S-A5 Metrics for Food-Energy-Water Projects

The sheer size and geographical variance of energy-food-water issues make metrics essential to be able to take action. Without understanding metrics, the effectiveness of different innovations, technologies, business models and policies cannot be placed into context, ranked, or evaluated for success/failure. This session will identify appropriate technical, bio-physical, economic, social, and policy metrics in a manner that would help to integrate the systems across energy-water-food areas. For those who are interested in implementation of new concepts, this session seeks to be able to help quantify the performance of new approaches and to make decisions on which systems could work. This discussion is aimed to encourage local sustainability of new ideas because their fit was measured before implementation.

Moderator: Amul Dinesh Tevar, Faculty and Joint Appointee, The Ohio State University and Battelle National Laboratory

Speakers:

  • Michael Carbajales-Dale, Assistant Professor, Clemson University
  • Brian Fath, Professor, Department of Biological Sciences, Towson University
  • David Wiberg, Acting Director, Water Program, International Institute for Applied Systems Analysis (IIASA)
  • Bradley Zamft, Program Officer, Discovery and Translational Sciences, Bill and Melinda Gates Foundation

Amul Tevar holds a joint appointment at The Ohio State University and the Batelle Memorial Institute, where he finds new areas of collaboration between the two research institutions. He currently works on plant imaging technology, new battery electrolytes, and creating context for food-energy-water projects. Dr. Tevar was previously a fellow at the Department of Energy’s Advanced Research Projects Agency–Energy (ARPA-E), where he helped to launch programs in dry power plant cooling. He also worked on the technological barriers for energy storage, creating energy from wastewater and designing membranes with decades of useful performance.

Michael Carbajales-Dale heads the Energy-Economy-Environment (E3) Systems Analysis group. He joined Clemson University in August 2014 as an Assistant Professor in the Environmental Engineering & Earth Sciences department. Before joining Clemson, Mik was an Energy Systems Analyst with Stanford’s Environmental Assessment & Optimization Lab and with the Global Climate & Energy Project (GCEP). His research focuses on the long-term, large-scale evolution and dynamics of the energy-economy system, especially how development of energy resources affects social development and the effects of a future transition from fossil fuels to renewable energy sources. (864-656-0523; madale@clemson.edu)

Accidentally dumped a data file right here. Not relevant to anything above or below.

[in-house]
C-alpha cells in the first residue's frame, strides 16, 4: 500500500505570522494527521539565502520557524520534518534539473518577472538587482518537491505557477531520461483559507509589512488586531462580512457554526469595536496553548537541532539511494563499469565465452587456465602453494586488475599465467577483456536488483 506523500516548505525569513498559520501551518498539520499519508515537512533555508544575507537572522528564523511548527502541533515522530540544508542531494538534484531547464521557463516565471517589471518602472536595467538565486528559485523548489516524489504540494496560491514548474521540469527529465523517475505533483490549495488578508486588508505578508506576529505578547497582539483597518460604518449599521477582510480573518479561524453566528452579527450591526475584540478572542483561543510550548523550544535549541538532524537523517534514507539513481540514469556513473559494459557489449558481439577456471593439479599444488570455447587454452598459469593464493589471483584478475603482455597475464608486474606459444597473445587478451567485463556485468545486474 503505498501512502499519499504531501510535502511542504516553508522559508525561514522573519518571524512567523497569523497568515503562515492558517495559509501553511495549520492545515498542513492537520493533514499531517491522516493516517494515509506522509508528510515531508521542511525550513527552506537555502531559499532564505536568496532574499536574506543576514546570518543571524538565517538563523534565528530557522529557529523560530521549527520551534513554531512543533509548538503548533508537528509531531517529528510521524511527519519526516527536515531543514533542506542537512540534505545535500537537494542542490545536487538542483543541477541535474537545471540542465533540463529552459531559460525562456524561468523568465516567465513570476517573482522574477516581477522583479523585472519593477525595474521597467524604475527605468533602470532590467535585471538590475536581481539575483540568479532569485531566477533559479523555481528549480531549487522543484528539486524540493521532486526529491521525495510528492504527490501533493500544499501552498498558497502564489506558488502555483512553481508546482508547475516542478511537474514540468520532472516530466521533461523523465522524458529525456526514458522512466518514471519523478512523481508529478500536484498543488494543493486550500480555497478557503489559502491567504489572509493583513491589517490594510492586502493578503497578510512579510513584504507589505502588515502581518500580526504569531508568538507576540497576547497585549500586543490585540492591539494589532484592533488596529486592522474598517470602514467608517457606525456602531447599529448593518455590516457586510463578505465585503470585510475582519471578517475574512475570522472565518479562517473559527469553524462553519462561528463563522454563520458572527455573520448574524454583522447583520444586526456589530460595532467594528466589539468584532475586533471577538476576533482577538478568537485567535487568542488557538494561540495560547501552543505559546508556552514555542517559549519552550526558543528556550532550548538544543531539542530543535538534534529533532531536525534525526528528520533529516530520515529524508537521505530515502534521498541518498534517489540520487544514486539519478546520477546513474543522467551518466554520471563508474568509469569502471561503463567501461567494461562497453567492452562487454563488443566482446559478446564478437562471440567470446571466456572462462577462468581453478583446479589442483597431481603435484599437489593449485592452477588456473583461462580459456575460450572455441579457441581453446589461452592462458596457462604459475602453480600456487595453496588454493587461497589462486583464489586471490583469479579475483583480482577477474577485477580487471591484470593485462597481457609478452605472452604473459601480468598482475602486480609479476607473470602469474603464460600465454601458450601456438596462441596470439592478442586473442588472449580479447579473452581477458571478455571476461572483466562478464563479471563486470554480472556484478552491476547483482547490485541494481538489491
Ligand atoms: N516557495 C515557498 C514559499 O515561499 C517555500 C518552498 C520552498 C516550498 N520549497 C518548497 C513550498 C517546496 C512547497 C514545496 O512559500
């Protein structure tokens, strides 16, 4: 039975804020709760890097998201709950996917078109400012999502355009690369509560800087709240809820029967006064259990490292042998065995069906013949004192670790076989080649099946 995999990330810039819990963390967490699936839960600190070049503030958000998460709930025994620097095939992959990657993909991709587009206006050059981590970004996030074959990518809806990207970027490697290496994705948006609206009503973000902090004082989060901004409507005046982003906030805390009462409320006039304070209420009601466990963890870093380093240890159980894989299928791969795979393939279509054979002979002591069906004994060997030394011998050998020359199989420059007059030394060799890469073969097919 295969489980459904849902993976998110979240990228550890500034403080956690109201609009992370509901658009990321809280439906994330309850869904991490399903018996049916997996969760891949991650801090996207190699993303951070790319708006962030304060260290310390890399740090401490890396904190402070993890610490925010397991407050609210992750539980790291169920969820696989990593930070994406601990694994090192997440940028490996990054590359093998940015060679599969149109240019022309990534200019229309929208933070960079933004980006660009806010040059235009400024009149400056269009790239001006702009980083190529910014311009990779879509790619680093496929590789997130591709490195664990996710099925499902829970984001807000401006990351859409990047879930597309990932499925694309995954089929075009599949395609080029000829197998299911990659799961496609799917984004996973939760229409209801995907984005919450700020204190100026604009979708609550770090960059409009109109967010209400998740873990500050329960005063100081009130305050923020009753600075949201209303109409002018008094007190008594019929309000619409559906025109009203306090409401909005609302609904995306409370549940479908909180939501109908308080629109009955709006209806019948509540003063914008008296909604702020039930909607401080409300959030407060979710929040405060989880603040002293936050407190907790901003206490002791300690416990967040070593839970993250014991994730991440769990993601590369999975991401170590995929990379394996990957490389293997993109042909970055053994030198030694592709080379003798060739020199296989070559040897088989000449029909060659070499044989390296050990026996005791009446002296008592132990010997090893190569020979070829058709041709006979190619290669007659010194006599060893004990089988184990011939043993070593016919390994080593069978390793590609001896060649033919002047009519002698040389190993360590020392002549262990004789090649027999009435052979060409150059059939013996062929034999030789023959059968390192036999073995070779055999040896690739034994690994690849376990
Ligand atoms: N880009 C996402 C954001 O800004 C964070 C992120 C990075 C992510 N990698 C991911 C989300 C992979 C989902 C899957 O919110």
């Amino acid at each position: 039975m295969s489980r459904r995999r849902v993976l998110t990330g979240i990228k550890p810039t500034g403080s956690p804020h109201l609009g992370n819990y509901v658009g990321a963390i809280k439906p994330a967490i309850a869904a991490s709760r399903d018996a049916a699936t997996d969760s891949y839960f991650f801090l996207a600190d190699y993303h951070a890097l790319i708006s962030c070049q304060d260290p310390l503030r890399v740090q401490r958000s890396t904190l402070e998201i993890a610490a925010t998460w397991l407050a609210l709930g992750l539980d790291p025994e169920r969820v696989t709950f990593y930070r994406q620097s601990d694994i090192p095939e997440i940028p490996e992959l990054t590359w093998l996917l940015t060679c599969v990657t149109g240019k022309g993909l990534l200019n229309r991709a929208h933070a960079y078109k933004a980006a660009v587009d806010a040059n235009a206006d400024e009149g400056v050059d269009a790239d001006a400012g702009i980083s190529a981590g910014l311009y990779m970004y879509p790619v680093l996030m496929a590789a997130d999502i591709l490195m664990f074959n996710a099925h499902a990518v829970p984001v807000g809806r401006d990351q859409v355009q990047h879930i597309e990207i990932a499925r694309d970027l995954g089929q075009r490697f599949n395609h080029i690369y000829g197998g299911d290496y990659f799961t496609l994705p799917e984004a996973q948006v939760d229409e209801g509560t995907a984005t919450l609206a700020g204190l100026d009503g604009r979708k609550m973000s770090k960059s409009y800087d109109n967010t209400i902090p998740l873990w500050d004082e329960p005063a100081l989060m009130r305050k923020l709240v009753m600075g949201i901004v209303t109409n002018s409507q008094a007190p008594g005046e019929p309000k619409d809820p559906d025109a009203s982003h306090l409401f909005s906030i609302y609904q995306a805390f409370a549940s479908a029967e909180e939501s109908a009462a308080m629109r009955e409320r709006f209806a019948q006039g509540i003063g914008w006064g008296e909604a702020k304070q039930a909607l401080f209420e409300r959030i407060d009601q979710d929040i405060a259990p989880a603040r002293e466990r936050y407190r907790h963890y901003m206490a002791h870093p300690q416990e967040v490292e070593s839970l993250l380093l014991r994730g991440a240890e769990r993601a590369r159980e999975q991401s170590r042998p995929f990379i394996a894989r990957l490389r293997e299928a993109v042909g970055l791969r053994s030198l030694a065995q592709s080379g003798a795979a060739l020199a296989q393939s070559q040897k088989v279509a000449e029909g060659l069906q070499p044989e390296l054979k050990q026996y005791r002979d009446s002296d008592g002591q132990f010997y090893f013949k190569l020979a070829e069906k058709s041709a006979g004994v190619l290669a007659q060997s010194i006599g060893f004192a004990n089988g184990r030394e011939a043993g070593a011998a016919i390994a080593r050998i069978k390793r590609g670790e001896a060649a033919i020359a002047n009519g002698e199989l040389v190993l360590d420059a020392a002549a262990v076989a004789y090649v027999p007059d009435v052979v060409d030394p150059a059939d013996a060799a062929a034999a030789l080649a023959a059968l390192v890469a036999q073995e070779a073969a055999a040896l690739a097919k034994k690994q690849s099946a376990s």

Bradley Zamft develops and runs open requests for proposals in the global health space through his role on the Grand Challenges team at the Bill & Melinda Gates Foundation. He co-led the New Interventions for Global Health Grand Challenges program aimed at developing disruptive technologies in vaccines, drugs, and diagnostics for developing countries, and designed and manages a Grand Challenges Explorations program aimed to at developing bacteriophage technologies to engineer newborn and infant gut microbiota as a means to combat environmental enteropathy in developing countries. He is the technical lead on a new Grand Challenges China partnership with the National Science Foundation of China. He also invests in technologies aimed at increasing chemical diversity in drug collections, mainly through synthetic biology. Brad was a Fellow at ARPA-E in the Department of Energy where he worked with stakeholders in industry, academia, government, and philanthropic organizations to support and advance transformative technologies in the energy sector, including performing an analysis of the water use and radiative forcing implications of modulating plant reflectivity.

David Wiberg manages the Water Futures and Solutions Initiative at the International Institute for Applied Systems Analysis (IIASA), applying systems analysis to build and explore with stakeholders consistent scenarios of the freshwater system across scales and sectors, and exploring the synergies and tradeoffs of intervention options in order to inform decisions focused on more effective and robust water management. Dr. Wiberg has PhD degrees in civil engineering, water resource engineering, and management. He designed river basin management software for the Bureau of Reclamation, U.S. Department of the Interior, and consulted with the EPA and DOE in the U.S. Dr. Wiberg’s primary fields of interest are efficient and sustainable water management strategies, water modeling and the development of decision support tools, and climate change impact assessments. (+43(0) 2236 807 588; wiberg@iiasa.ac.at)

Brian Fath’s work focuses on understanding better Sustainability Science, which he addresses using three different approaches: network analysis, integrated environmental assessment, and complex systems science. Sustainability Science is a critically important area that encompasses a broad range of research interests including ecosystem services, biodiversity, natural resources, human cultures, and specific environments. Dr. Fath uses network analysis to investigate thermodynamic sustainability indicators.. He is Editor-in-Chief of Ecological Modelling Journal and is President of the North American Chapter of the International Society for Ecological Modelling. 410-704-2535 bfath@towson.edu